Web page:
This week there's a wee exhibition about James Leatham on at Turriff library - it moves to The Town House for our Saturday event. Get along to one (or both) of these if you can..
To give you a taste of what's to come - and of what will be coming up in the online Gateway (commemorative issue out now) we thought we'd post up something which might amuse the residents (especially the postal workers) of Turra! It dates from the 30's or 40's so of course we're all too young to remember, but it might make you smile.
PROVOST LEATHAM ON THE POST OFFICE
Presenting medal-bars and certificates to members of Turriff Post Office staff for a year’s immunity from car or cycle accidents, Provost Leatham, speaking in the sorting hall on 20th May, said that was the fourth time he had come there on the same errand, and he had great pleasure in coming, first because of the occasion itself, and secondly, because of the admiration he had for the Post Office as an institution.
They received these decorations for obeying in the course of their work the Sixth Commandment, ‘Thou shalt not kill.’ There were thousands of death on the roads in a year, but nobody had had to put on mourning or even be taken to hospital for any act of omission of theirs. This was the very opposite reason for which a military decoration was given. Most of them were ex-Service men who had been trained in the bayonet exercise, and they knew that when instruction was given, the Sixth Commandment was not in the picture except in reverse. In war, evil became good and good evil; but to Post Office motormen and cyclists the old rule still held good, and they had once again been successful in complying with it. To save life and property was a natural instinct, and, necessary as it might be to ‘straddle a ship with a stick of bombs and leave it in a sinking condition,’ it was against human nature. Thomas Carlyle had added to the Eighth Commandment, ‘Thou shalt not steal, the natural corollary, ‘Thou shalt not be stolen from.’ A similar addendum was necessary in the Sixth Commandment. It would be ‘Thou shalt not be killed.’ The breach of the commandment lay with the aggressor.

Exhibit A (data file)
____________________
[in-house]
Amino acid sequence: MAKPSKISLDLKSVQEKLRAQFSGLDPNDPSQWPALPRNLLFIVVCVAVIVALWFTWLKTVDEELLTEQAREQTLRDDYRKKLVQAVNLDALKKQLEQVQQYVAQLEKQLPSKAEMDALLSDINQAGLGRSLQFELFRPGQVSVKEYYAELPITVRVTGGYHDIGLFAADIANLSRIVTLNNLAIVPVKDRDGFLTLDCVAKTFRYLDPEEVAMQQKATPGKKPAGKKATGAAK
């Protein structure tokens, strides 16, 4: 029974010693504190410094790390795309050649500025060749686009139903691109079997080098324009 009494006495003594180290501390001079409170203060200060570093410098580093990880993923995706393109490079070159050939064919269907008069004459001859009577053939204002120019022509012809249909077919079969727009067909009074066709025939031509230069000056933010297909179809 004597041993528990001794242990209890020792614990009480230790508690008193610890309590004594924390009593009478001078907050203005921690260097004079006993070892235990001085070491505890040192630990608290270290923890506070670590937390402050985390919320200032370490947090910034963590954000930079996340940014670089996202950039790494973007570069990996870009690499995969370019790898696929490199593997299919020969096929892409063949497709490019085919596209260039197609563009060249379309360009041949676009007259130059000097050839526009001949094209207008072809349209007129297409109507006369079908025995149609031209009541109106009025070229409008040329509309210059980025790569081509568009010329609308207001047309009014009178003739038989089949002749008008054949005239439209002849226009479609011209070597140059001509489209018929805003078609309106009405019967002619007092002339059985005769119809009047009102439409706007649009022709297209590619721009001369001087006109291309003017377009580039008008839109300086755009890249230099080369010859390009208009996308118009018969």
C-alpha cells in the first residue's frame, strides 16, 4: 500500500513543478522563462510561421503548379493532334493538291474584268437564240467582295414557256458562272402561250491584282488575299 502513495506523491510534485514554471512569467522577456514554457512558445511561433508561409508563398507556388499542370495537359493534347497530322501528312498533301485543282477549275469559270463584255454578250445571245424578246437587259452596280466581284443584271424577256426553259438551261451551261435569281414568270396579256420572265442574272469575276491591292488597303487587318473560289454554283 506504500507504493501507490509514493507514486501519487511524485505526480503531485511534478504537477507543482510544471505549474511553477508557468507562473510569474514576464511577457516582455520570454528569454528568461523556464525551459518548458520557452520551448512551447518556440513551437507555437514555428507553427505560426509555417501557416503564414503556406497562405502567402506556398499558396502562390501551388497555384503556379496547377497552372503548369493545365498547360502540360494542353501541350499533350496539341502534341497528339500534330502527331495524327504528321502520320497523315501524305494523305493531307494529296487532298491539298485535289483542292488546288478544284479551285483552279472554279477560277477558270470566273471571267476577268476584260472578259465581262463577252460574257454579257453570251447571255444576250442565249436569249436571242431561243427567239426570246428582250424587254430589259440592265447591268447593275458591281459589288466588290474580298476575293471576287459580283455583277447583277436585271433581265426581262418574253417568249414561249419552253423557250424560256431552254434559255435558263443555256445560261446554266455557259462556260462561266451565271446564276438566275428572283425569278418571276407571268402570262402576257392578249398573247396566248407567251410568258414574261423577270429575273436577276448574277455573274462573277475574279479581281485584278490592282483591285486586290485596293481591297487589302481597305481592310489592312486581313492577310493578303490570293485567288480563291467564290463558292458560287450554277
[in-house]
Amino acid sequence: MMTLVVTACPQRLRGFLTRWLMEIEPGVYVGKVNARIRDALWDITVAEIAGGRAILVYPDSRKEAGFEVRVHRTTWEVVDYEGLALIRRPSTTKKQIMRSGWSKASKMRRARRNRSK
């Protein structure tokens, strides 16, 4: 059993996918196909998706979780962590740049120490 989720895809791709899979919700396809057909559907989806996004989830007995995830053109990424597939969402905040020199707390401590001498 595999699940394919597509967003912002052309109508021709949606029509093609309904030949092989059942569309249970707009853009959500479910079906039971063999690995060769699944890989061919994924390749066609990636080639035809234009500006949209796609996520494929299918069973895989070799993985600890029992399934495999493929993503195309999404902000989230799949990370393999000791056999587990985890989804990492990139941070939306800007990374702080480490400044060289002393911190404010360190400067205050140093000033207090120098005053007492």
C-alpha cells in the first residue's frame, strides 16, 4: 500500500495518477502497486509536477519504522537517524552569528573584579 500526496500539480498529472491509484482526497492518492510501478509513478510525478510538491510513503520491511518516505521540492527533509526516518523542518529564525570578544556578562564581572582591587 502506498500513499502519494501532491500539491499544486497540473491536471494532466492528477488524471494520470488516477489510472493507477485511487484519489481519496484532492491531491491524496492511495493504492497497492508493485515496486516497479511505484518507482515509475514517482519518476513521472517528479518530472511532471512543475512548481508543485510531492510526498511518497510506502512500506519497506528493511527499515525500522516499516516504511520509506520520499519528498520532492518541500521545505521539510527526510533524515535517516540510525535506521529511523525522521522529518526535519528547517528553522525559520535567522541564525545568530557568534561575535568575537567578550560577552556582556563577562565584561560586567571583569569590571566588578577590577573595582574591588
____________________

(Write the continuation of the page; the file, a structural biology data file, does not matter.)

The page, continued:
There was great complaint as to the hold-ups practised by bureaucrats, Government officials who interfered in other people’s business; but the Post Office had its own workmen, and the surveyors who came around were practical men, servants of the Department, who knew what was wanted, not outside inspectors all of them with different views. Eighty-one years ago William Ewart Gladstone had started the only State Bank we had, the Post Office Banks, which now had over £400.000,000 of accumulated assets, and not a penny of it went in directors fees or dividends to share-holders. Those were the lines on which he wished to see all business conducted.
There were complaints also about the rise in postal rates. But they evidently hadn’t yet been raised in proportion to the rise in working costs, for the annual surplus used to be £12 ¾ million, but now it was down to £10,000,000. It was still the cheapest service in the community, with no overlapping duplication, competition, advertising or commercial travellers.
Provost Leatham was presented with a smoker’s outfit – pipes, tobacco, and matches – the local postmaster, Mr J.B.Clark, handing over the gift in name of the staff.